Based on these clustering analyses, we analyzed both the cellular and transcriptional heterogeneity associated with “intrinsically” differentiated organoids. As expected, we found a difference in cellular compositions between organoids and batches (Fig. S1A–C), consistent with previous publications observing an inherent heterogeneity within cerebral organoid models [12, 17]. However, averaging the transcriptional profiles of cells from individual organoids within each cluster (Fig. S1A–C) suggested that while the cellular compositions of each organoid vary, the transcriptomes are largely conserved across organoids and batches within each identified cluster. Thus, comparing bulk RNA-seq data between individual organoids may be biased due to differing organoid heterogeneity but single-cell approaches can be utilized to determine drug effects within specific cell types with minimal bias induced by organoid heterogeneity.
METH-induced differential gene expression in single-cell resolution
To determine the effect of METH on organoids in a cell-type-specific manner, we performed differential gene expression analysis between control and METH-treated group (Fig. 2 and S2). Heatmap and dot-plot analysis showed the top 48 genes downregulated by METH treatment compared with control organoids in different cell-type-specific clusters (Fig. 2a, b). The genes which downregulated are mostly involved in the regulation of NSC proliferation and neuronal differentiation during brain development. Gene ontology (GO) analysis showed top nine downregulated pathways related to neurogenesis, neuronal system development, and cellular processes (Fig. S2B). In addition, we further identified top 50 genes are upregulated in response to METH treatment (Fig. 2c, d). Further, GO analyses revealed that top 20 upregulated pathways belonged to inflammation/immune function, stimulus, cytokines, and oxidative stress response categories (Fig. S2A). Within the central nervous system, astrocytes play a key role in modulating brain development, neuronal plasticity, and the brain’s response to drug abuse [26, 27]. Indeed, METH treatment induced a robust effect at the transcriptomic level within the GFAP+ cortical astrocyte population in organoids (Fig. 2).
METH-induced neuroinflammation in cerebral organoid model
Because glial cells, such as oligodendrocytes and astrocytes, regulate neuronal and synaptic functions, neural–glial and neuroimmune interactions represent a potentially important mechanism through which drugs may alter synaptic plasticity [28, 29]. The upregulation of immediate early response genes (JUN, FOS, IER2, and IER3), complement factors (C1S, C1R), cytokines (CXCL8), and factors playing role in immune system such as B2M and A2M suggested that organoids may be immunocompetent, and that METH induces neuroinflammation within organoid astrocytes (Fig. 3a–d and S3). To determine whether the upregulation of immediate early genes, immune response related genes, and complement factors were specifically upregulated in astrocytes or upregulated across all cell types in response to METH treatment, we analyzed IFITM3, NFKBIA, JUNB, C1S, B2M, A2M, and NLRP1 expression across all clusters in METH-treated and control cells (Fig. 4a and S4A, B). These analyses revealed that, in general, METH upregulated immediately early genes, apoptotic genes, immune response genes, and complement factors across most cell types (Fig. 3a–d and S3). These data suggest that cerebral organoids may be utilized to model diseases which have a neuroimmune or neuroinflammatory etiology or pathology.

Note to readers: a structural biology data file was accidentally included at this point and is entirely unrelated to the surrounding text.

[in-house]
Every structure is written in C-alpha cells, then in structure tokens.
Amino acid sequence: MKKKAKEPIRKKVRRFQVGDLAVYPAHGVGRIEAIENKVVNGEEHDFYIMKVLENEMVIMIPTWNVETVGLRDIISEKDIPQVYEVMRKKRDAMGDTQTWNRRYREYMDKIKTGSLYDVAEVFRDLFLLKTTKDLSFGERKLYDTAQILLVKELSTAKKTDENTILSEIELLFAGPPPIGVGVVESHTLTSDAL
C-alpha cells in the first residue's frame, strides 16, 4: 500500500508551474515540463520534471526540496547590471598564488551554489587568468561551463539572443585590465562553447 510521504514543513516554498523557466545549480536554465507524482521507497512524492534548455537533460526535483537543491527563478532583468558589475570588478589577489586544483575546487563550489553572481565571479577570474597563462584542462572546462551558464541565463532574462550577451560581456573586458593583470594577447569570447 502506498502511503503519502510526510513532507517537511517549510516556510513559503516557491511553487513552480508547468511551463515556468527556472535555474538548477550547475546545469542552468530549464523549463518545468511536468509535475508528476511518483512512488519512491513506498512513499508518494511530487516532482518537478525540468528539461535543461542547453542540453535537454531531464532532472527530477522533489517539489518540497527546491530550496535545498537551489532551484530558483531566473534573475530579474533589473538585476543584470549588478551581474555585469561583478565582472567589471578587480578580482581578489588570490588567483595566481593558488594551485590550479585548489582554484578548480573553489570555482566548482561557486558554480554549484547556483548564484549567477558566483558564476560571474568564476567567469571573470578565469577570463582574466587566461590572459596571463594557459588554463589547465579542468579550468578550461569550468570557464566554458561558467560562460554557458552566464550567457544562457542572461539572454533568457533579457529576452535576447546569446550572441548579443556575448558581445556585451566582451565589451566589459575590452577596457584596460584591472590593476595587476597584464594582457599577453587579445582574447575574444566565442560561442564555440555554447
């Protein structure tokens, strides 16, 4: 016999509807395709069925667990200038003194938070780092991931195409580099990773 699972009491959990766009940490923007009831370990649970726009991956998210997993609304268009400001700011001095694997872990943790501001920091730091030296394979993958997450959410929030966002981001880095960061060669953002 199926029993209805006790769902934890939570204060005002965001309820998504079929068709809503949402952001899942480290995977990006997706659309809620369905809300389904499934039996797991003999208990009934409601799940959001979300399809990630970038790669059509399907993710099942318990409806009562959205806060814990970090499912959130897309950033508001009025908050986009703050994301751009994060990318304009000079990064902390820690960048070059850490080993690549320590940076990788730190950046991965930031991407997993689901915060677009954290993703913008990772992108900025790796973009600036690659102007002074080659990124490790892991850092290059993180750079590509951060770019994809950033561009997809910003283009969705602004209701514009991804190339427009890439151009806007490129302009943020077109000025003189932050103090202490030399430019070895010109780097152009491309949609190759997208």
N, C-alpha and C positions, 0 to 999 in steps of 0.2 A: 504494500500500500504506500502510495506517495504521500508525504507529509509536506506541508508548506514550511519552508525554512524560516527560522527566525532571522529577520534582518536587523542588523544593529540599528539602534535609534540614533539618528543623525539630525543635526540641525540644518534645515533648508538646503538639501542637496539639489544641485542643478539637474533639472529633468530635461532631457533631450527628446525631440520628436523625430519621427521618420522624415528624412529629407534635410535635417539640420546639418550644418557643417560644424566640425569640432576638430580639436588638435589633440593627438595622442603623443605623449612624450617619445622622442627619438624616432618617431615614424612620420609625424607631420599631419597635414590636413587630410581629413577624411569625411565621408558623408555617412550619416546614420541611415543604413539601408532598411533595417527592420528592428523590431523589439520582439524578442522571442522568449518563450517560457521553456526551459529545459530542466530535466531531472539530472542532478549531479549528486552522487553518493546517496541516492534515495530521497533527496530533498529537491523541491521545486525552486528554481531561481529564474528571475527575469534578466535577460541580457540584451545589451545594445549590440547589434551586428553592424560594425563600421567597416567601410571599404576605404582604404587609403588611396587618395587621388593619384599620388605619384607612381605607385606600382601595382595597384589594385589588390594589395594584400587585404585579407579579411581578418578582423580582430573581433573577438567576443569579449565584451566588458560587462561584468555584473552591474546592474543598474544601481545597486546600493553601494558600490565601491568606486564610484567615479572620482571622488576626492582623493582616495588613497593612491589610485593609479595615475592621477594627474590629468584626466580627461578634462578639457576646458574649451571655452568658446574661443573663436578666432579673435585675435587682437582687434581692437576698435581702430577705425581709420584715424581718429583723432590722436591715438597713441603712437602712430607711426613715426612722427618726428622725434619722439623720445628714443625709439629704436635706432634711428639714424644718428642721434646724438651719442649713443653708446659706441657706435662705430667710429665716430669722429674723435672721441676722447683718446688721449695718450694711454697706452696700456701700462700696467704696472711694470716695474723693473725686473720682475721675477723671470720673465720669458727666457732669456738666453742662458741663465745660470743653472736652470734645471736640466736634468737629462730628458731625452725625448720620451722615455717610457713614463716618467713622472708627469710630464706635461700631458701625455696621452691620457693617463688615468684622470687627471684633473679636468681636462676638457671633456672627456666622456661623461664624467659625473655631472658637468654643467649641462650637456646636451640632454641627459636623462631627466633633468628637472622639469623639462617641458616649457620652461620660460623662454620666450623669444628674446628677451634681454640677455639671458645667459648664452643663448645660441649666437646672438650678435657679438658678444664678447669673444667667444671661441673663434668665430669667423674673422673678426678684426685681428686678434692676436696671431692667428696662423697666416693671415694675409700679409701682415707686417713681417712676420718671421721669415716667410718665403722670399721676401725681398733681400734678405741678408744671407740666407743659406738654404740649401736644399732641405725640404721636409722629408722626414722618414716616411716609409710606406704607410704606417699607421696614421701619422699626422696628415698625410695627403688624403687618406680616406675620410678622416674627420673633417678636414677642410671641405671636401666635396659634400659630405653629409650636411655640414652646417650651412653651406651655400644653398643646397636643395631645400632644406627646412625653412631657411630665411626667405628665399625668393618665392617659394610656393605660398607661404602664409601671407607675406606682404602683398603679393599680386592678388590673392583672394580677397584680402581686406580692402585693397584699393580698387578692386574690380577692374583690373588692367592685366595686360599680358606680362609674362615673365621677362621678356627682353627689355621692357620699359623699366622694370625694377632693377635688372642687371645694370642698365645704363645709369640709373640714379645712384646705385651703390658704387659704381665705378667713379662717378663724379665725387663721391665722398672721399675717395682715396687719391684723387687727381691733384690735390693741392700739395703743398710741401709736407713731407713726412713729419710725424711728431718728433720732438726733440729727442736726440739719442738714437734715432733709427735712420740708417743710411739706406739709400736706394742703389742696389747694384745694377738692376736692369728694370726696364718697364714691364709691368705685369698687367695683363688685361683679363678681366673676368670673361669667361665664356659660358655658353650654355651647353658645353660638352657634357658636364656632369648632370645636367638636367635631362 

To validate these scRNA-seq findings, the neuroinflammatory response of METH-treated organoids was assessed at the protein level. During neuroinflammation, astrocytes are activated, resulting in morphological and phenotypic changes . Thus, we first evaluated the extent of astrogliosis within METH-treated organoids by immunostaining for GFAP (Fig. 4b). During METH treatment, organoids exhibited both an increase in GFAP expression and thicker GFAP+ filaments (Fig. 4b), suggesting that METH treatment activated cerebral organoid derived astrocytes.
During astrogliosis, activated astrocytes express elevated levels of cytokines and chemokines . Thus, we then analyzed the time-dependent expression of IL-6, a known pro-inflammatory cytokine triggered by drug abuse , by enzyme-linked immunosorbent assay (ELISA) (Fig. 4c). As suspected, cerebral organoids treated with METH expressed elevated levels of IL-6 relative to its steady state expression in a time-dependent manner.